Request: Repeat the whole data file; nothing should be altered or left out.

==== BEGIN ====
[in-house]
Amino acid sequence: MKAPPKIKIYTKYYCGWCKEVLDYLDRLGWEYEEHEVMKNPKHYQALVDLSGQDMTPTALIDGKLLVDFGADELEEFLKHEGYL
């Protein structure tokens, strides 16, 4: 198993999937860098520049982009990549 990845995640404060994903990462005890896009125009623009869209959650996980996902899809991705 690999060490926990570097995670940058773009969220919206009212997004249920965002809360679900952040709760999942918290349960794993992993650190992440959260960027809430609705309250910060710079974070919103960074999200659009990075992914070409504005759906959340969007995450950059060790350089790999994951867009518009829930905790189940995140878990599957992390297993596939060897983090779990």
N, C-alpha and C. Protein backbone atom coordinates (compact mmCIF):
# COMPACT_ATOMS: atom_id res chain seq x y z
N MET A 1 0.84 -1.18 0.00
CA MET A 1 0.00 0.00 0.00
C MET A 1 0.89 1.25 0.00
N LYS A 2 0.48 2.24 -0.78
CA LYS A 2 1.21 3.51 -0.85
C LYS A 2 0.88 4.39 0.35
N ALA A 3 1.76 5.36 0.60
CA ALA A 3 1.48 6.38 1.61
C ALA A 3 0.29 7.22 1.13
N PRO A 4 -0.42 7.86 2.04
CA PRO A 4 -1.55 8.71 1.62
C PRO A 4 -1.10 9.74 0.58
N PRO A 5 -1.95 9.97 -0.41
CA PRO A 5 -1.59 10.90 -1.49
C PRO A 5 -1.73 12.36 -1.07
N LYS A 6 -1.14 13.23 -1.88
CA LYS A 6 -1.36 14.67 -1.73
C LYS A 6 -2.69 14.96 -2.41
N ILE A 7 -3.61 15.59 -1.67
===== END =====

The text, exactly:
[in-house]
Amino acid sequence: MKAPPKIKIYTKYYCGWCKEVLDYLDRLGWEYEEHEVMKNPKHYQALVDLSGQDMTPTALIDGKLLVDFGADELEEFLKHEGYL
């Protein structure tokens, strides 16, 4: 198993999937860098520049982009990549 990845995640404060994903990462005890896009125009623009869209959650996980996902899809991705 690999060490926990570097995670940058773009969220919206009212997004249920965002809360679900952040709760999942918290349960794993992993650190992440959260960027809430609705309250910060710079974070919103960074999200659009990075992914070409504005759906959340969007995450950059060790350089790999994951867009518009829930905790189940995140878990599957992390297993596939060897983090779990």
N, C-alpha and C. Protein backbone atom coordinates (compact mmCIF):
# COMPACT_ATOMS: atom_id res chain seq x y z
N MET A 1 0.84 -1.18 0.00
CA MET A 1 0.00 0.00 0.00
C MET A 1 0.89 1.25 0.00
N LYS A 2 0.48 2.24 -0.78
CA LYS A 2 1.21 3.51 -0.85
C LYS A 2 0.88 4.39 0.35
N ALA A 3 1.76 5.36 0.60
CA ALA A 3 1.48 6.38 1.61
C ALA A 3 0.29 7.22 1.13
N PRO A 4 -0.42 7.86 2.04
CA PRO A 4 -1.55 8.71 1.62
C PRO A 4 -1.10 9.74 0.58
N PRO A 5 -1.95 9.97 -0.41
CA PRO A 5 -1.59 10.90 -1.49
C PRO A 5 -1.73 12.36 -1.07
N LYS A 6 -1.14 13.23 -1.88
CA LYS A 6 -1.36 14.67 -1.73
C LYS A 6 -2.69 14.96 -2.41
N ILE A 7 -3.61 15.59 -1.67